Doctor Faustus (Marlowe)

Illustrate the use of dramatic irony from the text of Dr. faustus.

Plot of Dr. Faustus

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The use of irony in ‘Doctor Faustus’ .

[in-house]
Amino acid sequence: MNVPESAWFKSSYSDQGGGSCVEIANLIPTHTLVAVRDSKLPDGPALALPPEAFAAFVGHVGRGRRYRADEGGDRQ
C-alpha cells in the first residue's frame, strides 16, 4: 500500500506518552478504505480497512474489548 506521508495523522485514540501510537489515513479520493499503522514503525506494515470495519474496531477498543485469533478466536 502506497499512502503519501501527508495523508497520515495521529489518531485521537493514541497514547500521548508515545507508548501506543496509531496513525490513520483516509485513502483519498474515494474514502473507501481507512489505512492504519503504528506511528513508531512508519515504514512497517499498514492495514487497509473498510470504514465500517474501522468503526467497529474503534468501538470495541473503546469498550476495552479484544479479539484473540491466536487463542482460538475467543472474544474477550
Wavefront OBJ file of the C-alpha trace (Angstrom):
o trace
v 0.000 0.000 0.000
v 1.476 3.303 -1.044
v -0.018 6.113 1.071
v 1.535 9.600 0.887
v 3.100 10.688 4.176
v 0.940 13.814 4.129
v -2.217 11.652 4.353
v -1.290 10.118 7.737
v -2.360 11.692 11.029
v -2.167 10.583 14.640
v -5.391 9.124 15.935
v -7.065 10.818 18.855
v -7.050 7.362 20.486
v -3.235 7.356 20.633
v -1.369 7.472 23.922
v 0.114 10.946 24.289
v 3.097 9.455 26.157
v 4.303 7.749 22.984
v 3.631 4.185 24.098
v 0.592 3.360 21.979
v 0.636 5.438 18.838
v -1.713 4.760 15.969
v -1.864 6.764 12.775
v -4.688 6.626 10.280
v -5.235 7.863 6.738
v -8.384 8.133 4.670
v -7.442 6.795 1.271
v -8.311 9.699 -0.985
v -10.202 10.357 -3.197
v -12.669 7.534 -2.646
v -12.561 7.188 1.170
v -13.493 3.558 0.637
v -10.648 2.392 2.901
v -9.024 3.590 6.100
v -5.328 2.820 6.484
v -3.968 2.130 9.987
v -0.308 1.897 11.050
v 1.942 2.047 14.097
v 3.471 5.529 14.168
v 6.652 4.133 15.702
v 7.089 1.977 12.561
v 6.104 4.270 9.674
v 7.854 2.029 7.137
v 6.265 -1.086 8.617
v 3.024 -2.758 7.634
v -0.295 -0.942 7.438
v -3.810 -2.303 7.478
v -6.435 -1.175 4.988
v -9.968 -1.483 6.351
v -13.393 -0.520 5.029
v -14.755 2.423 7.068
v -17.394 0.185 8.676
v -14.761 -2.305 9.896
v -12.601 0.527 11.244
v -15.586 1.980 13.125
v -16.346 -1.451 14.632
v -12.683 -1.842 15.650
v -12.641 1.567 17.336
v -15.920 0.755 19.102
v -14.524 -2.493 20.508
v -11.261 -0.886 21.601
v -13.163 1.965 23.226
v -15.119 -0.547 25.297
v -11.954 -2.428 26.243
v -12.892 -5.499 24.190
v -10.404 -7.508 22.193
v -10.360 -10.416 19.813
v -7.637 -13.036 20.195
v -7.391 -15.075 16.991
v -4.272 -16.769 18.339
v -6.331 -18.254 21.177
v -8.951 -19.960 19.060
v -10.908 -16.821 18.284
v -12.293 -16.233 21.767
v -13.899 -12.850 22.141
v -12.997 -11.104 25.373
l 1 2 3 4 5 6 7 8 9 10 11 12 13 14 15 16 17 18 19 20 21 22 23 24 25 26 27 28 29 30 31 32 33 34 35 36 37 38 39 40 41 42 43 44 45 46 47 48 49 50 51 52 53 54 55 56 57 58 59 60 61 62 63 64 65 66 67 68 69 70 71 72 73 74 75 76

Doctor Faustus by Christopher Marlowe presents a play set at a time of significant transition from the medieval period to the Renaissance, shifting the focus of life from God to the individual. Heavily influenced by Greek tragedy, Marlowe portrays and, to an extent, criticizes Doctor Faustus the protagonist as a tragic hero who pursues the Renaissance attitude in a medieval world. The writer weaves irony through the characters of Faustus and Mephistopheles, literary structure, the juxtaposition and contrasts of scenes, the conflict between medieval and Renaissance ideas, the clash between knowledge and salvation, and the symbolism of magic as limitless possibilities, to illustrate that what Faustus thought could help him conquer the world only degrades and destroys him. Marlowe creates irony in the rebelling nature of Doctor Faustus to perhaps depict the vacillating nature of man. The first scene that introduces the protagonist opens in the setting of a study room, emphasizing Faustus as a respectable scholar with the honorary name of a doctor. Typically, an intellectual would advocate and commend the exalted academia like medicine and law. Yet Faustus, like an adept rhetoric, criticizes the high professions of logic, physics, law and theology, cites reputable scholars of the respective discipline, and uses Latin quotations for each field to reflect his intelligence, such as Aristotle’s logic in Analytics (1.1, 6), Galen’s physics (1.1, 12-3), Justinian law (1.1, 25-31) and theology in Jerome’s Bible (1.1, 36). Instead the doctor turns to magic, a forbidden and ridiculed art in medieval times. He crowns magic at the top of intellectual disciplines, which implies that his wisdom outstretches all earthly knowledge into the non-existential realm, reflecting his pride and naivety. Furthermore, he mocks religion by using religious jargon to describe the supernatural, for example, “these metaphysics of magicians/And necromantic books are heavenly” (1.1, 49-50), which is ironic because he refers to the works of the devil to be “heavenly”. This extreme rebellion against proper education for unworldly crafts and the defiance against God for the devil illustrate the Renaissance movement as the act of individual interest overthrowing conventional propriety and traditional learning from medieval authority. Moving astray from intellectual studies towards the irrational and censored ‘black arts’ easily foreshadows the tragic downfall of Faustus; yet Faustus’ naivety and ignorance of his ultimate end shapes an irony that only the audience and the Chorus can perceive, generating an emotional response within the audience and readers that perhaps warns them against the greed for excessive possession including knowledge and control. To Marlowe who denounces organized religion, the design of a scholarly character pursuing his own interests beyond the boundaries of medieval practice mirrors his ideal human attitude. However, the tragic ending of Faustus seems to contradict Marlowe’s favor for the Faustian ideology by implementing the dire dangers when Faustus approaches death as a consequence of defying God. Faustus ironically appears to be more evil than Mephistopheles the devil. Faustus voluntarily curses God and calls upon the devil to take his soul out of his ambition to be omnipotent and essentially to be godlike. On the other hand, Mephistopheles warns Faustus of the horrors of Hell and even admits that Lucifer is less powerful than God, which is ironic for a devil to do so. Even though Mephistopheles consistently threatens Faustus to honor his pact with Lucifer, nevertheless, Faustus yearns to worship the devil even if it means the possibility of going to hell after death, which indicates that Faustus places greater emphasis on earthly pleasures than what occurs to his soul after death. Most people avoid going to Hell and fear associating with the devil, yet Marlowe ironically arranges Faustus to courageously and almost foolishly reject Hell and persistently implore the strength and support of Lucifer. His shortsightedness and deception of reality form an irony against our first encounter with Faustus who claims that his intellect supersedes that of the key professions. In effect, Marlowe subtly implies that mankind can be more dangerous and evil than a devil from Hell, which builds another irony. It corresponds to the truism that “man himself is his own worst enemy” (Hook 2008); that due to the sin of greed and pride, Faustus himself is the only hindrance from God and his salvation: while Faustus initially believes that God cannot save him from death, Faustus, thinking that he can glorify himself through the power of the Lucifer, brings himself closer towards death by conjuring devilish deeds. Under the influence of the Renaissance movement, Faustus exhibits a sense of self-centeredness and arrogance in the overcoming of obstacles to acquire what he wants. For example, he, an ordinary man with no supernatural power, commands Mephistopheles the devil to reappear as a Franciscan friar because its true appearance seems too horrifying for Faustus. Marlowe uses this scene of man demonstrating authority over a devil to shatter social hierarchy and conventional etiquette, which mirrors our modern society where one who has courage, aggression and the necessary set of qualities can exceed his elder. From another perspective, man is like Lucifer the devil who can command the lesser devil such as Mephistopheles, which subtly proposes mankind to have an evil nature as epitomized by Faustus. Marlowe exhibits the literary effect of the acceleration of time literally by portraying the passing of twenty-four years within less than fifty pages of the play. When Faustus first bargains twenty-four years with Lucifer, it appears like quite a long time for both Faustus and the audience. However, the swift array of a few small-scale events since Faustus’ first contract with Lucifer diminishes the magnitude of twenty-four years into merely fifty pages, illuminating to the audience how Faustus may have felt about his short lifetime approaching an end; hence the irony that Faustus enthusiastically signs an agreement with the devil to grant him a short twenty-four years of ‘invincibility’. It suggests to an extent that one fails to comprehend the true value of things and consequences until one approaches or experiences it. Similarly, Faustus disbelieves in God and Hell until the very last minute towards his death when it is too late. Marlowe also establishes a paradox in Christianity by setting a timeframe of repentance in Doctor Faustus as a Christian tragedy, suggesting that Christian salvation cannot save all souls because one can be too late to repent. Faustus’ final plead for mercy from Lucifer, also a plea for God’s mercy, “I will burn my books” implies that knowledge, at least “unlawful” knowledge hinders the path to God and the attainment of eternal salvation. This pattern mirrors the biblical story of Genesis in which God warns Adam and Eve against the tree of knowledge, and punishes their disobedience with sin. In spite that knowledge is good in the perspective of man, God who desires good for us forbids mankind to achieve knowledge or at least limitless knowledge. Perhaps it is because only God has the capacity to be omniscient. Yet if God loves us so much as to send His One and Only Son Jesus to die for our sins, it seems ironic that He set boundaries to knowledge that benefits humanity to a large extent. On the other hand, perhaps Marlowe presents an irony between not just salvation and knowledge itself, but more specifically between salvation and the greed for all knowledge. This recalls the Greek notion of hubris whereby “excessive pride towards or defiance of the gods, leading to nemesis” (Oxford Dictionaries 2011) or someone’s downfall. In Doctor Faustus, the stronger the desire to acquire more, the more severe and faster the downfall towards having less. The striking contrast between Faustus’s first soliloquy and his final speech best reflects this idea: originally, Faustus proclaims wild ambitions to use magic to secure all knowledge, wealth and power and to render possible all the impossibilities known to man, like “ransack the ocean for orient pearl” (1.1, 82), “tell the secrets of all foreign kings” (1.1, 86), and “fill the public schools with silk” (1.1, 89). Later in actuality, however, he eventually applies his diabolical skills on pointless and sordid tricks on people, like grow horns on Benvolio’s head (4.2, 7), punch the pope (3.2, 86), and wreck a banquet (3.2, 75). The irony lies in that the magic that Faustus ultimately achieves contributes little to the world. In fact, his application of magical powers comes across as amateurish and frivolous. Marlowe ironically juxtaposes the scene of Faustus’ first encounter with Mephistopheles against the scene of the clowns to foreshadow Faustus’ degradation due to the practice of magic from a grand and respectable scholar to an ignoble and ridiculous fool like the clowns who seek mutton and who transform each other into mouse and rat. As Faustus constantly succumbs to the lures of the Bad Angel as opposed to the warnings of the Good Angel, his deterioration implies Faustus’ damnation in Hell as he drifts further away from God and salvation. What Faustus considers to be the highest field of discipline becomes subordinate and reckless. Magic no longer appears admirable nor appealing but plainly “impressive illusions” that are empty, non-existent and degrading to the soul because Faustus’ expectations and ambitions fall in standard the more he takes pleasure and gains satisfaction in playing immature and “petty” tricks on people. Even fools like Robin and Rafe can easily use magic to summon demons. Prior to the knowledge of magic, Faustus thinks that magic can help him achieve the impossible, but after the acquisition of magic, magic performs only frivolous tricks that appears to be a joke in the light of Faustus’ former ambitions, like “divert the River Rhine” and “reshape the map of Europe”. In the beginning he shows overconfidence of his abilities, seeks for ultimate knowledge in magic and boasts of ambitious dreams to be fulfilled through magic; in closing, he struggles like a trapped bird who lost its wings, confused of what to do and who to turn to. Faustus seems to be fighting against his divided nature in the last ten lines of scene 5.2: Curst be the parents that engendered me!/No, Faustus, curse thyself. Curse Lucifer,/….…Now, body, turn to air,/Or Lucifer will bear thee quick to hell./O soul, be changed into small waterdrops,/…O, mercy, heaven, look not so fierce on me!/…Come not, Lucifer!/I’ll burn my books. O, Mephistopheles! (5.2, 175-185) First, he seeks to accuse his parents who gave birth to him, but then decides he should take responsibility and accounts for his own wrongdoings. Almost immediately, he shifts the blame to Lucifer, returns to pity himself, begs Heaven and Hell for mercy, and then finally, for the first time, renounces his greed for ultimate knowledge by burning the books of magic. His last cry for Mephistopheles his agent and companion in his mission places Mephistopheles in the limelight as one who contributes to Faustus’ demise, one who understands a degree of regret and fear for Hell, one who advices Faustus to turn away from evil, as well as a guide like Virgil who indirectly and unintentionally teaches Faustus both the world of magic and a lesson in life, which is to stay in one’s own place and to avoid what the church forbids, as evident in the Epilogue: “Regard [Faustus’] hellish fall,/Whose fiendful fortune may exhort the wise/Only to wonder at unlawful things:/…To practice more than heavenly power permits” (Epilogue. 4-8). The title of the play itself represents an irony: Doctor Faustus who is initially regarded as a proficient intellect ends up unworthy of the honorific name as ‘Doctor’ because he does not seem to think ahead or evaluate his decisions when he first sells his soul to the devil; instead he follows his animalistic desires and impulses, hence he largely deserves his tragic end. Arguably, Faustus represents a possibility that breaks the rules of convention against the medieval God-centered tradition. Ironically, while magic is supposed to open a realm of impossibilities, Faustus’ acquisition of magic satiates human desire and diminishes the function and value of magic. However, the tragedy seems to suggest that although the Renaissance allows one to acquire anything including magic, there exists the irony that it remains impossible to escape death, God and Hell. Faustus may have mastered the diabolical arts but he cannot avoid Lucifer and punishment.